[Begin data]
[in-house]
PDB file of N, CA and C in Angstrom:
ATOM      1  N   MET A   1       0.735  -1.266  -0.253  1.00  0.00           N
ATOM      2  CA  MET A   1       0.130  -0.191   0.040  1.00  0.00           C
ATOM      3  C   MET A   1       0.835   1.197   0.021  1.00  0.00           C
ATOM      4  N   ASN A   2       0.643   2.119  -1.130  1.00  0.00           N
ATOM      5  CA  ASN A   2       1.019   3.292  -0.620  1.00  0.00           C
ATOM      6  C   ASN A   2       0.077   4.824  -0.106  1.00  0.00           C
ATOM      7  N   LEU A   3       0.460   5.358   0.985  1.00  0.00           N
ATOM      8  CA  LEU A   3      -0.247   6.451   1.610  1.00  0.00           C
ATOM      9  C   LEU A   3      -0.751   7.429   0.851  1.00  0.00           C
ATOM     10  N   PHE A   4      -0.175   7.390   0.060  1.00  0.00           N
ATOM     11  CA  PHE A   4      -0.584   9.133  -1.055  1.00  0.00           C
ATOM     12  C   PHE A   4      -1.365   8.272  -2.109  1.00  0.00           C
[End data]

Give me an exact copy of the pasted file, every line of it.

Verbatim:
[in-house]
PDB file of N, CA and C in Angstrom:
ATOM      1  N   MET A   1       0.735  -1.266  -0.253  1.00  0.00           N
ATOM      2  CA  MET A   1       0.130  -0.191   0.040  1.00  0.00           C
ATOM      3  C   MET A   1       0.835   1.197   0.021  1.00  0.00           C
ATOM      4  N   ASN A   2       0.643   2.119  -1.130  1.00  0.00           N
ATOM      5  CA  ASN A   2       1.019   3.292  -0.620  1.00  0.00           C
ATOM      6  C   ASN A   2       0.077   4.824  -0.106  1.00  0.00           C
ATOM      7  N   LEU A   3       0.460   5.358   0.985  1.00  0.00           N
ATOM      8  CA  LEU A   3      -0.247   6.451   1.610  1.00  0.00           C
ATOM      9  C   LEU A   3      -0.751   7.429   0.851  1.00  0.00           C
ATOM     10  N   PHE A   4      -0.175   7.390   0.060  1.00  0.00           N
ATOM     11  CA  PHE A   4      -0.584   9.133  -1.055  1.00  0.00           C
ATOM     12  C   PHE A   4      -1.365   8.272  -2.109  1.00  0.00           C